A really wise person told me once that if you want a task to get done, give it to the busiest person in the room. There is more than a grain of truth in that and maybe busy people get more things done because they have to multi-task well. I am a firm believer in multi-tasking and think that it, much like stress, has gotten a bad rap.
When you change the lens and look at multi-tasking as a fact of life, one thing pops to the surface. All this talk about multi-tasking being bad for performance is task oriented, not brain oriented! Our brains crave activity and are continually problem solving. All of the processes that are chugging away every moment of every day rarely happen in isolation.
Even when we are sleeping our brains are working on multiple levels — healthy brains just don’t turn off.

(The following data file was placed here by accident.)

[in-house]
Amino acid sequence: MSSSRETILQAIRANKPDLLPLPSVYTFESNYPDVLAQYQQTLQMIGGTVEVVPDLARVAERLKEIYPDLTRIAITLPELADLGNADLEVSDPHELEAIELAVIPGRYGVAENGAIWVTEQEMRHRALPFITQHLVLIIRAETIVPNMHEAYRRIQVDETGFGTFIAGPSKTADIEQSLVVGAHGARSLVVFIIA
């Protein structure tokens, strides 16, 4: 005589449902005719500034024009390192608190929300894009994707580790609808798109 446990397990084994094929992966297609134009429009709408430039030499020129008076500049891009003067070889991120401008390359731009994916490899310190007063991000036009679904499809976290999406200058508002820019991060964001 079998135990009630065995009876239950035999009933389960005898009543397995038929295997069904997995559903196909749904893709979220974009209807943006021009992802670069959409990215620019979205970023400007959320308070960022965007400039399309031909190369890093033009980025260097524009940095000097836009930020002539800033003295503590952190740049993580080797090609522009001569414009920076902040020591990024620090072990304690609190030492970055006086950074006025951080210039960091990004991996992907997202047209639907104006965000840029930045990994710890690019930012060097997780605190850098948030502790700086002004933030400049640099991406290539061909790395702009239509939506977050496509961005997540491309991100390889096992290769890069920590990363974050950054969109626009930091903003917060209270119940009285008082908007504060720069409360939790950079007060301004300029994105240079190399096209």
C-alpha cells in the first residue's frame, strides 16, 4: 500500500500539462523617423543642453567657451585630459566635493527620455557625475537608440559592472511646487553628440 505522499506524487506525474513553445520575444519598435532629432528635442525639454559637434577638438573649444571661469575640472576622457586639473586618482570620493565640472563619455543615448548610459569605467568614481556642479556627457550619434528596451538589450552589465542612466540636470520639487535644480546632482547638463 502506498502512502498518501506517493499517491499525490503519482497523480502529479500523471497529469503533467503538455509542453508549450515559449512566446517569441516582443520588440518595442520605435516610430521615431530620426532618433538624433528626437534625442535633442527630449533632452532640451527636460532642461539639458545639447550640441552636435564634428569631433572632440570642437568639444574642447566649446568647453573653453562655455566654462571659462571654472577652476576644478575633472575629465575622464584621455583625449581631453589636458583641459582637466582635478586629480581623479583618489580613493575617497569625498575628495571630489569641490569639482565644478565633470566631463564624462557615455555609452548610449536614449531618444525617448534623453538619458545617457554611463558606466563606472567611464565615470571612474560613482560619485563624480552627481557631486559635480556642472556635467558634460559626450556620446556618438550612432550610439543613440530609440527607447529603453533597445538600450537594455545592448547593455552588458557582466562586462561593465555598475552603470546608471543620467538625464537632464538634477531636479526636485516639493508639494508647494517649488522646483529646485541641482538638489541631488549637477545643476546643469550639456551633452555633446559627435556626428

So, in the name of multi-tasking, here are some puzzles from the first week of my recent trip to Peru. And yes, I used a whole lot of words to justify using very few when describing the photos in the puzzles :)!
Find the 3 differences in the following picture sets. The first one was taken in Lima where it is all about the hats, the materials, and the bright colors!
In the next set there are again 3 differences. The photo was taken in a school house in a little village less than 2 miles from the headwaters of the Amazon River. Powerful, powerful place.
The last set of photos was taken while on a tiny boat on the river. This was the largest port in the area, just down the river from the Iquitos airport. Find the 3 changes in the second photo.
There is so much left to study about multi-taksing but the bottom line just might be that singular focus and attention to one task at a time could be over-rated and not a very effective way to function in today’s information heavy world. Maybe the best way to process information is on multiple channels in the context of everyday life.
How do you feel about multi-tasking?